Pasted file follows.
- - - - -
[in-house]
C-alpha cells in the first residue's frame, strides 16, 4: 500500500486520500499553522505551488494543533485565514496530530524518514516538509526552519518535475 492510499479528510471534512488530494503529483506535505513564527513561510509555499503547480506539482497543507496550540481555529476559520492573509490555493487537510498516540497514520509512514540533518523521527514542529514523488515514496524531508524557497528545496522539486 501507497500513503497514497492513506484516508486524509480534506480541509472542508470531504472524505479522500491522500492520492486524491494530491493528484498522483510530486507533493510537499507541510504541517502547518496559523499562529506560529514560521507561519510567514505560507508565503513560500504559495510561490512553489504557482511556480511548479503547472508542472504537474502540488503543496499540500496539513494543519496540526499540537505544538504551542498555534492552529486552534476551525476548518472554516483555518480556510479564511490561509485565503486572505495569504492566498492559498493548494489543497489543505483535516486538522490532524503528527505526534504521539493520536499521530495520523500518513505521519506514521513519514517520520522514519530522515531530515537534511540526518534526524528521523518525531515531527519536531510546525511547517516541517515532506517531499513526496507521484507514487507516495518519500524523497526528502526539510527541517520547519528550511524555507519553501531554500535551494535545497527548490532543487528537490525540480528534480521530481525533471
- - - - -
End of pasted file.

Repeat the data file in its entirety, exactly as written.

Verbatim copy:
[in-house]
C-alpha cells in the first residue's frame, strides 16, 4: 500500500486520500499553522505551488494543533485565514496530530524518514516538509526552519518535475 492510499479528510471534512488530494503529483506535505513564527513561510509555499503547480506539482497543507496550540481555529476559520492573509490555493487537510498516540497514520509512514540533518523521527514542529514523488515514496524531508524557497528545496522539486 501507497500513503497514497492513506484516508486524509480534506480541509472542508470531504472524505479522500491522500492520492486524491494530491493528484498522483510530486507533493510537499507541510504541517502547518496559523499562529506560529514560521507561519510567514505560507508565503513560500504559495510561490512553489504557482511556480511548479503547472508542472504537474502540488503543496499540500496539513494543519496540526499540537505544538504551542498555534492552529486552534476551525476548518472554516483555518480556510479564511490561509485565503486572505495569504492566498492559498493548494489543497489543505483535516486538522490532524503528527505526534504521539493520536499521530495520523500518513505521519506514521513519514517520520522514519530522515531530515537534511540526518534526524528521523518525531515531527519536531510546525511547517516541517515532506517531499513526496507521484507514487507516495518519500524523497526528502526539510527541517520547519528550511524555507519553501531554500535551494535545497527548490532543487528537490525540480528534480521530481525533471